One of the most powerful ways of perpetuating and strengthening any given ideology is to gain control over the calendar and the ways in which people mark the passage of time, remember past events, and celebrate sacred moments. Thus, for example, Christendom took over the sacred days of paganism and converted them to Christian festivals (Christmas, Easter, and so on). Then, in our own time, global capitalism has taken over the sacred days of Christianity and converted them into festivities of consumption and debt accumulation (and has done the same with most of the sacred days of the Nation State as well).
On any day that is marked as sacred — or designated as a moment to remember some past event — it is worth recalling that some things are being remembered, while other things are being forgotten. Certain factions always have a vested interest in shaping our memory in this way, and they also happen to have the influence to impose their narration of history onto us.
Take today. September 11th. 9/11. What momentous event occurred on this day?
Well, the truth is that more than one momentous event has occurred on this date over the course of history. On September 11, 1973, Pinochet’s coup overthrew the democratically elected Chilean government of Salvador Allende. During his subsequent years of rule, between 9,000-30,000 people were murdered or “disappeared”, tens of thousands more were tortured or imprisoned, and hundreds of thousands experienced “situations of extreme trauma.”
Given the massive heart-breaking loss triggered by the events of September 11, 1973, one might think that it would be worth marking every 9/11 with some sort of remembrance ceremony. However, this did not happen, nor will it be remembered in this way. Why? Because Pinochet’s coup was backed by the CIA, his reign was sustained by the American government, his torturers were trained by American officers, and his death-dealing economics (which crushed the people of his nation, in order to sell their resources to outside corporations) was directed by American economists (Milton Friedman personally communicated with Pinochet and encouraged him to stay true to free-market capitalism and not get distracted by the sufferings of the Chilean people).
Therefore, those with the power and resources to direct our public stories and our narrations of history — those who create the special days we mark on our calendars — have ensured that 9/11 remains a day when this event is erased from history. Instead of being a day of remembrance, it is a day of forgetting. Forget Allende. Forget Pinochet. Forget the destruction of democracy in Latin America. Forget the death-dealing ways in which America and the rest of the West have treated the rest of the world. Lord knows, the memory of those things might inspire some folks to fly planes into buildings (although, I should note, I believe they would be wrong to do so).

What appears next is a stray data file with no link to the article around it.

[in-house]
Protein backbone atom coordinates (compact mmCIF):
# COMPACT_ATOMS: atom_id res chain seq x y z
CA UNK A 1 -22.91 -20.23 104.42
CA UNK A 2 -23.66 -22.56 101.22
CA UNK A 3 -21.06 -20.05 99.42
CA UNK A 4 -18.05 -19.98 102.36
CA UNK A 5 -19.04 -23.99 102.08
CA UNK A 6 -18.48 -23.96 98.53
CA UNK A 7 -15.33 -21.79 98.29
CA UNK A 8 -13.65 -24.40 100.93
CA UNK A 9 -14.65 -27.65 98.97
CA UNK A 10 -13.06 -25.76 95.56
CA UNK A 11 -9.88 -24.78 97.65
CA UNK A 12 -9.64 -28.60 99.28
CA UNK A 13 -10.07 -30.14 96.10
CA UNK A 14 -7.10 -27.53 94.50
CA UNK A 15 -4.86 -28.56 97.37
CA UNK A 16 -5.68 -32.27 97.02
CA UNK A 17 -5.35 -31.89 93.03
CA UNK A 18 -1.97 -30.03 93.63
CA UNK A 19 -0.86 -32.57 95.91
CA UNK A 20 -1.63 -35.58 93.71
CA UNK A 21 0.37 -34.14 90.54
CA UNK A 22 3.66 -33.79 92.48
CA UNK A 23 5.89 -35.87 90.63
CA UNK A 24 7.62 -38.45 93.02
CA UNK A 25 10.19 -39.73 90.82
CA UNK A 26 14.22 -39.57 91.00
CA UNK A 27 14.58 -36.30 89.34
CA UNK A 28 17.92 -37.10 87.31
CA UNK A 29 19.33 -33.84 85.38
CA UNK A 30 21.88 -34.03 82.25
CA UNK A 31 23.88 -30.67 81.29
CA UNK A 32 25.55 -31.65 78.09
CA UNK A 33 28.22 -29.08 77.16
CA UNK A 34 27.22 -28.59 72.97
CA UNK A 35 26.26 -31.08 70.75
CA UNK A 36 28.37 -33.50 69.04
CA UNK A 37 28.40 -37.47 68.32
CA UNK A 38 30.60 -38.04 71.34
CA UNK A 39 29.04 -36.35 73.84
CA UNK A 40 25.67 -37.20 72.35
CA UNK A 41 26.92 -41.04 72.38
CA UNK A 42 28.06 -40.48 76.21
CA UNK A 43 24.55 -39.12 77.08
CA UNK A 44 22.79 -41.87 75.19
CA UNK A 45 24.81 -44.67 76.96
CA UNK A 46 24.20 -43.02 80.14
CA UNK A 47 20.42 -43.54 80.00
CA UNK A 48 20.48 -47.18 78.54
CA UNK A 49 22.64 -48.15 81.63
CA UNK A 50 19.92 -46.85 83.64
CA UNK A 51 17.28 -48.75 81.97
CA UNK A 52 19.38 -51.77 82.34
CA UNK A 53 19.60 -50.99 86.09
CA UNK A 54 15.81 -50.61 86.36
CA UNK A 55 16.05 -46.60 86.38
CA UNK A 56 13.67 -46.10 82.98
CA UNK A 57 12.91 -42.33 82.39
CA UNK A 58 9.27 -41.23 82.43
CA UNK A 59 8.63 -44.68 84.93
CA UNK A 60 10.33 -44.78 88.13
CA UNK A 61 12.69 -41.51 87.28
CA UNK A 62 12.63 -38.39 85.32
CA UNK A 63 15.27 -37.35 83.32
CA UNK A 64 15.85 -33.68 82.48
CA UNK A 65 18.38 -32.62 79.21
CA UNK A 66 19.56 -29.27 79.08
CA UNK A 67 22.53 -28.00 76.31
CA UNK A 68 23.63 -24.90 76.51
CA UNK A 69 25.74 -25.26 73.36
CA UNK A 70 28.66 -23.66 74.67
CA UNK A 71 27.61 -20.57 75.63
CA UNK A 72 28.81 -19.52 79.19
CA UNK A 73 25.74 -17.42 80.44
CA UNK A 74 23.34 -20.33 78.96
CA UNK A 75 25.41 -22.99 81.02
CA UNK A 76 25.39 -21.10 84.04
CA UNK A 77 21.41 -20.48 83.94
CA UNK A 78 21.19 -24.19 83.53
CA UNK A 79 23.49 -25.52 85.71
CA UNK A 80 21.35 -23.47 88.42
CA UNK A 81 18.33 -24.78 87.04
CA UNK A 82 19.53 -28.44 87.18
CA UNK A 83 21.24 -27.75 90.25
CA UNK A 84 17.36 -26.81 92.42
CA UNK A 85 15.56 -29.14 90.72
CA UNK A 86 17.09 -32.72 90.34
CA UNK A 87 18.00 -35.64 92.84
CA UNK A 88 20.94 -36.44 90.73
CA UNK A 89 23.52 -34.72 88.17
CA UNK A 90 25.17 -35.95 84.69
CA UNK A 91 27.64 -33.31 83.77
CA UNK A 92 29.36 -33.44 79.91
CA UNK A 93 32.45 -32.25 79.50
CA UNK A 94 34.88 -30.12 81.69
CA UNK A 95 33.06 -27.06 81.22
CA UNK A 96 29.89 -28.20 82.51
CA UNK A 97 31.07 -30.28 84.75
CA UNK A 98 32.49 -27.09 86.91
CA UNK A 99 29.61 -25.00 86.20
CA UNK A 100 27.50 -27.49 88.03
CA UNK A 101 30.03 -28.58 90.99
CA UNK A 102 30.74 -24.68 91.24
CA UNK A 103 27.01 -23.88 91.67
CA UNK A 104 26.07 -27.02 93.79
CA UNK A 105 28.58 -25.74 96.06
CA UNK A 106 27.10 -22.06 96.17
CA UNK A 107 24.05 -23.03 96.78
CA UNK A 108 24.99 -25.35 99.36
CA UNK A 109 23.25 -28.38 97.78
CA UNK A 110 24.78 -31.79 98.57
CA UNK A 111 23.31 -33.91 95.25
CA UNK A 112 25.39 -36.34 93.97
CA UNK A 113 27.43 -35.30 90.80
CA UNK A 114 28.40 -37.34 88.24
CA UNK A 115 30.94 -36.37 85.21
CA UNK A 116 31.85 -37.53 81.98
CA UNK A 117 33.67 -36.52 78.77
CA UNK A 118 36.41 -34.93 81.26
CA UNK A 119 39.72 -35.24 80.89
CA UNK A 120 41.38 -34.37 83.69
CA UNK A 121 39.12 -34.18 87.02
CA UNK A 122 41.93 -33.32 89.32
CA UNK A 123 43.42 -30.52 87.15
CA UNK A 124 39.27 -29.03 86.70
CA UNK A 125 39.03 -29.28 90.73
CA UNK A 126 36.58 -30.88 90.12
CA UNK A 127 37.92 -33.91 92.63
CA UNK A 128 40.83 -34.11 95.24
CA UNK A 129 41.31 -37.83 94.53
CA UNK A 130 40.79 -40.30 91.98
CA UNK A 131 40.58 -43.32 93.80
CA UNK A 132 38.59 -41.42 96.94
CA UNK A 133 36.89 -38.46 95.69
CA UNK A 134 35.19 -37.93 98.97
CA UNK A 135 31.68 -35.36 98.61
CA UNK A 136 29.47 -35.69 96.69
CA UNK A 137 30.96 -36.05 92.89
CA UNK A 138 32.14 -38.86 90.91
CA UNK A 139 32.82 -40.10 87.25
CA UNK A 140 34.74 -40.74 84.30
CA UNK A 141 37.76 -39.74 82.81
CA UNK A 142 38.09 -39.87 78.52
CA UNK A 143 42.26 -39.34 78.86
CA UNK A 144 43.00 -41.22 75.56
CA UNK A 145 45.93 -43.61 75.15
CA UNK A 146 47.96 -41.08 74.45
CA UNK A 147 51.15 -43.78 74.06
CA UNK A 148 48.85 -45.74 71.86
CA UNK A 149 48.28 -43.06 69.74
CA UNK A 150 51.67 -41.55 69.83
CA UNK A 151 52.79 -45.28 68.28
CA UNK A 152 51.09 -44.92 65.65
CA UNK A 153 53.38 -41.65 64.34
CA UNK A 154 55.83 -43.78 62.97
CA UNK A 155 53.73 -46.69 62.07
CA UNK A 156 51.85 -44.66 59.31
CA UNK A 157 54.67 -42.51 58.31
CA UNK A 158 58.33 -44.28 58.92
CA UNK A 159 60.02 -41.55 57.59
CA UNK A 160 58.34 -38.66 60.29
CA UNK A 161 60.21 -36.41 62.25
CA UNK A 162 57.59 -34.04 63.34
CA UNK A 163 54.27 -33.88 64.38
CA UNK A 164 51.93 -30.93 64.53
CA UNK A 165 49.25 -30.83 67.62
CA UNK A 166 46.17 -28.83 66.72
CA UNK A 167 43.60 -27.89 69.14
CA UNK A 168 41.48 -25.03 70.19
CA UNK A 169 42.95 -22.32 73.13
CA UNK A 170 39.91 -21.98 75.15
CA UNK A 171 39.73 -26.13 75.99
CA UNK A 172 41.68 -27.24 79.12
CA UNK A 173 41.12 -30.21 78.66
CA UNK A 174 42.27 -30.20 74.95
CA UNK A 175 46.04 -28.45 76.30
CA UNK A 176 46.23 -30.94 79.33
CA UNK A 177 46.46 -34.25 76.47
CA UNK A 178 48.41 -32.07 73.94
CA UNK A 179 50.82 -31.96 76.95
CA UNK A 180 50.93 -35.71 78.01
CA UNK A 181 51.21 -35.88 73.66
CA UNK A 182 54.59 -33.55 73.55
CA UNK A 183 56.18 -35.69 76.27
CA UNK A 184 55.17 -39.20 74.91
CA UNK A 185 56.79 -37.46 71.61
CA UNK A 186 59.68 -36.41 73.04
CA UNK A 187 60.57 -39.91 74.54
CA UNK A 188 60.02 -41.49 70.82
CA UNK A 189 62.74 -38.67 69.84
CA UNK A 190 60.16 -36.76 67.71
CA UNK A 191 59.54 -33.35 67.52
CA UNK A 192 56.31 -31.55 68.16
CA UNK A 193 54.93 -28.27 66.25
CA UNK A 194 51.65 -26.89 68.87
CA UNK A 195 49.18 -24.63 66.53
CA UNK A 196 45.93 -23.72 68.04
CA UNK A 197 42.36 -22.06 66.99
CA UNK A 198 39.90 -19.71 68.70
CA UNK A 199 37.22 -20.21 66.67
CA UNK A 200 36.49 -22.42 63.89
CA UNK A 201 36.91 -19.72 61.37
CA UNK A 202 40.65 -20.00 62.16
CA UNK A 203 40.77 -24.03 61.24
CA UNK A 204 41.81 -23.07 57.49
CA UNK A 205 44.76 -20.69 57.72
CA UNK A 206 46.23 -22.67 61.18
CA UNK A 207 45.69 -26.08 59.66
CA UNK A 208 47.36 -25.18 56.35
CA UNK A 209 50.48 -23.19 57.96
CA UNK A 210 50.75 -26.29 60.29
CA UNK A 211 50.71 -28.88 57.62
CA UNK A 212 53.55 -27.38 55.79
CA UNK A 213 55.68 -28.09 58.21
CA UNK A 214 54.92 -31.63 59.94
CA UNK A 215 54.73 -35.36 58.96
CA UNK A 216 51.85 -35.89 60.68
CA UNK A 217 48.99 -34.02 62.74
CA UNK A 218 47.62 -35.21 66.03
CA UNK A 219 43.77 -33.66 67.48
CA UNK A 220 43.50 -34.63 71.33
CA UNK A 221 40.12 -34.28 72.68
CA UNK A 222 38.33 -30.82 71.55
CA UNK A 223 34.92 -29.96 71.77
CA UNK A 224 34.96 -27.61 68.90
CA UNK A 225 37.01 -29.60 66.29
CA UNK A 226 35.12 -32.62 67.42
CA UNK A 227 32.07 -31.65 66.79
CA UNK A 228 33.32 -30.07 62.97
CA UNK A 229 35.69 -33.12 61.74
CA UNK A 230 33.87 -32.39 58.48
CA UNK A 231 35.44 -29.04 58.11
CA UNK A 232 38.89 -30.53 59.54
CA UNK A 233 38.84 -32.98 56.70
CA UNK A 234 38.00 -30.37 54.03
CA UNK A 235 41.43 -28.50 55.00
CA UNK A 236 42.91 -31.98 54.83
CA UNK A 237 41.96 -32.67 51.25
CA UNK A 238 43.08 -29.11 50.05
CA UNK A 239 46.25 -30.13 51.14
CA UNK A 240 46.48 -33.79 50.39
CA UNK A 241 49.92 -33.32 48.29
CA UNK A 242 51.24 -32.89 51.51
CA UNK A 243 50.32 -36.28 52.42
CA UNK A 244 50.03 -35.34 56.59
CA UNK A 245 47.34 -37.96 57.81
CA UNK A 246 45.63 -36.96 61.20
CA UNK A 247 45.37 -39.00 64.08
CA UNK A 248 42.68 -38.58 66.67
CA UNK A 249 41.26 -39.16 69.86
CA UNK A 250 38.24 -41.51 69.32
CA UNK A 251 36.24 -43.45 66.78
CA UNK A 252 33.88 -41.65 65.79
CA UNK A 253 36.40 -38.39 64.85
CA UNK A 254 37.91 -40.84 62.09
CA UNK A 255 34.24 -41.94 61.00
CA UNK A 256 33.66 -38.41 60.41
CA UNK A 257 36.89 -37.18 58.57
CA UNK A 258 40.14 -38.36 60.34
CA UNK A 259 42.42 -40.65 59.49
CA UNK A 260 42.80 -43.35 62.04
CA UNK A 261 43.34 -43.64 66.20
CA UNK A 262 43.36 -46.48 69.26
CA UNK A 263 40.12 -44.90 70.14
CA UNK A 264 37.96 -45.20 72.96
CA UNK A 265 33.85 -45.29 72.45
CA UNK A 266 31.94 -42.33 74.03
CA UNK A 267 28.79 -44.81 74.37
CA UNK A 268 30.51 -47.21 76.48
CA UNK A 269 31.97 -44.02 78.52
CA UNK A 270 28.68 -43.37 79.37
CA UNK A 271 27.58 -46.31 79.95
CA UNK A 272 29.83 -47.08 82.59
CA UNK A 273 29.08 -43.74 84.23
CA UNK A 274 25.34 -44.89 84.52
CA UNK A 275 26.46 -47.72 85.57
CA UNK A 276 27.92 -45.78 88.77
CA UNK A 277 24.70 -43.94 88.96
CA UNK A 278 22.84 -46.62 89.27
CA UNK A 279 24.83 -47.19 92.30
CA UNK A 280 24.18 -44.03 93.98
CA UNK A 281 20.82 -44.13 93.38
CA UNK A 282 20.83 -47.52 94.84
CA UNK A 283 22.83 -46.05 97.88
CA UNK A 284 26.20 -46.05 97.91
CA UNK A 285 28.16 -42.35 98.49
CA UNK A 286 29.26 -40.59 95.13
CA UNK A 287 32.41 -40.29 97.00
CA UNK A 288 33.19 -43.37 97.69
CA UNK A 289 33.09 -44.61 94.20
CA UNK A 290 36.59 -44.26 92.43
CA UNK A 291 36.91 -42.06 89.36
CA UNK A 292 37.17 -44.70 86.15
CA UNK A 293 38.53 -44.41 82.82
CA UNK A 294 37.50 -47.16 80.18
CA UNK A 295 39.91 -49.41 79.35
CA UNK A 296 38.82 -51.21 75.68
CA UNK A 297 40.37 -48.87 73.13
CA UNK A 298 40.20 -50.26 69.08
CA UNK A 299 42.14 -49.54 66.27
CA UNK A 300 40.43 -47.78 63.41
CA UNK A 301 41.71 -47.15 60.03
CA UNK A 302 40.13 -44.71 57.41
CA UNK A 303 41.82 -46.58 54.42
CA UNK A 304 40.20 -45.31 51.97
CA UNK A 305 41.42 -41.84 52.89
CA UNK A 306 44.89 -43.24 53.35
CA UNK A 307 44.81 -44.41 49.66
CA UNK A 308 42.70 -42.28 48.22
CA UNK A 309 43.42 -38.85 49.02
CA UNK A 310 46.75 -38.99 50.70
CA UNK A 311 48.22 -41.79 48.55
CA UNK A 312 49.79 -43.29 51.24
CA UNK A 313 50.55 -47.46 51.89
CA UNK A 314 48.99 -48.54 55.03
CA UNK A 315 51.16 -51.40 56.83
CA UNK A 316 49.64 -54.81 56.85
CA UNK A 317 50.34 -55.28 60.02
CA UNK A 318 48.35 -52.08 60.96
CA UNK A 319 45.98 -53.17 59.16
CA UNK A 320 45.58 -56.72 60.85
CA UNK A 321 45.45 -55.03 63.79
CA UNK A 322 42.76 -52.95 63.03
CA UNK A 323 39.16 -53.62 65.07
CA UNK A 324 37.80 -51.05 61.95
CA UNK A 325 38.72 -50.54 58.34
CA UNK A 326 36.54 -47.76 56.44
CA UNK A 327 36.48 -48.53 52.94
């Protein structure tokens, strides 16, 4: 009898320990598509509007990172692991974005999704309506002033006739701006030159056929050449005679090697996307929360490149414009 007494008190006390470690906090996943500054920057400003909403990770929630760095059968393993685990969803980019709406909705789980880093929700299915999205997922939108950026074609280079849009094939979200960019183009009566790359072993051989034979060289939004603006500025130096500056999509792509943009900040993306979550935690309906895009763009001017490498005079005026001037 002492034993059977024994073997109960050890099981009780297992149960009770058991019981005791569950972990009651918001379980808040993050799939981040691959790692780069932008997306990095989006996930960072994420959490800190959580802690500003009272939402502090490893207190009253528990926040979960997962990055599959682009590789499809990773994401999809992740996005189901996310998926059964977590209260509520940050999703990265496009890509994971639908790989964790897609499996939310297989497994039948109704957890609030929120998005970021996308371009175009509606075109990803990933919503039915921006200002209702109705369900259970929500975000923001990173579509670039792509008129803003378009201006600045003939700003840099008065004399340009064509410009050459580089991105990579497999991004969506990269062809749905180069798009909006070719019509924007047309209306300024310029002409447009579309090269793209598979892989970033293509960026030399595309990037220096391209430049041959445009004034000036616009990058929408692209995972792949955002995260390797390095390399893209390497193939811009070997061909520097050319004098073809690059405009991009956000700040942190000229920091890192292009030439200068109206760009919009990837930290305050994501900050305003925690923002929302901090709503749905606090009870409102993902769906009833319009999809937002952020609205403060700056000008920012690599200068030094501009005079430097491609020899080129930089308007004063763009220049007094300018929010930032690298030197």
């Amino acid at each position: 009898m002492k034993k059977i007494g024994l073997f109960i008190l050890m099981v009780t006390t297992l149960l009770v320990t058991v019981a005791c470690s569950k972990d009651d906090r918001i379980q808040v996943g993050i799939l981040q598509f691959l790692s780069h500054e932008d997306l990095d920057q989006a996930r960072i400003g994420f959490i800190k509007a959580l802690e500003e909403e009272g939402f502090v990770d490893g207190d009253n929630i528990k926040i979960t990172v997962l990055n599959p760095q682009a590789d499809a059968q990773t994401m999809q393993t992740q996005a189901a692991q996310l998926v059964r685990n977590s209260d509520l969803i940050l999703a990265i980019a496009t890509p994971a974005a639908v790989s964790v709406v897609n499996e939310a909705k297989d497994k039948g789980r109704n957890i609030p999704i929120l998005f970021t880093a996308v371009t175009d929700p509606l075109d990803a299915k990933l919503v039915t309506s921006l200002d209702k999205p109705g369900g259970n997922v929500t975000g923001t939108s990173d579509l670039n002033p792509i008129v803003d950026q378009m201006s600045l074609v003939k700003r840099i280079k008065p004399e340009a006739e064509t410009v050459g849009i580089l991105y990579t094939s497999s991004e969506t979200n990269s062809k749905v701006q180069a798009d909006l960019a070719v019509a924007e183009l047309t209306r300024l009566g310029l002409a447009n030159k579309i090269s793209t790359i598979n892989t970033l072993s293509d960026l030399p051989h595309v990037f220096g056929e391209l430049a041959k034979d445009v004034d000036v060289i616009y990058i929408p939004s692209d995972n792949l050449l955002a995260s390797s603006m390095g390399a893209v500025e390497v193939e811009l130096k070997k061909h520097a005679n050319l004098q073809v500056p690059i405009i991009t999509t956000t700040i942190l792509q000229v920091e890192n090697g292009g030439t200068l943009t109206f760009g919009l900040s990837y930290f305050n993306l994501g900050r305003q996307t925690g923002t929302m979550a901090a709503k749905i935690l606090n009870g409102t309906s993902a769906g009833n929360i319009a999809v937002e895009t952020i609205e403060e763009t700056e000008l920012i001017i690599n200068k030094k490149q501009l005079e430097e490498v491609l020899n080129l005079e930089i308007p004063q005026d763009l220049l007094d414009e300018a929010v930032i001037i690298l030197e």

However, nine years ago, some people did fly planes into buildings and this is what we are commanded to remember today. This is a much better option — America, the innocent victim is born! Yet, rising above the ash, she is still willing to sacrifice of herself in order to graciously bring freedom and wisdom (McDonald’s and Coca-Cola) to the rest of the world. America, the long-suffering hero. America, our Dark Knight.
What is interesting, is that the year when all this went down is usually removed from the vocabulary. Thus, people refer to “September 11th” or “9/11” instead of referring to “September 11th, 2001” or “9/11/01”. In this way, the events of that day gain a sort of timelessness and enter into a process of eternal recurrence. The removal of the year, brings the events closer to us and it makes it feel as though those events just happened a moment ago. Not only does this heighten the emotional manipulation that spectacles of remembrance produce, it also conveniently helps us to forget everything that has happened since then. In this way, we remember the American who unjustly suffered and die. We remember the heroism of the NYFD.
What we don’t remember are the 97,767 to 106,703 civilians who have died violent deaths in Iraq since the Americans invaded. Nor do we remember the 14,000 to 35,000 civilians who have died thus far in Afghanistan (not to mention the untold numbers left wounded, disabled, childless, orphaned, or traumatized in both those nations). We also don’t remember that countless number of innocent people kidnapped and tortured by American soldiers since 9/11 — in Bush’s Abu Ghraib and Guatanamo, and in Obama’s “super-Guatanamo” prison at the airforce base in Bagram (the picture above is not take from Abu Ghraib under Bush, it is taken from Bagram under Obama).
What we don’t remember is that the American government has invested $1,078,552,000,000 (and counting) into these wars. This is tax-payers’ money, but we don’t remember how much these wars are contributing to the economic crisis in America, to budget cuts in everything from affordable housing, publicly-funded school systems, roads, street lighting and social services. What we don’t remember is that the Bush administration lied to start these wars and the Obama administration has lied about ending them.
So, today we will be reminded to “never forget” the events that happened nine years ago. However, the command to remember certain events in certain ways, to the exclusion of all else, is actually a very powerful way of producing mass forgetfulness.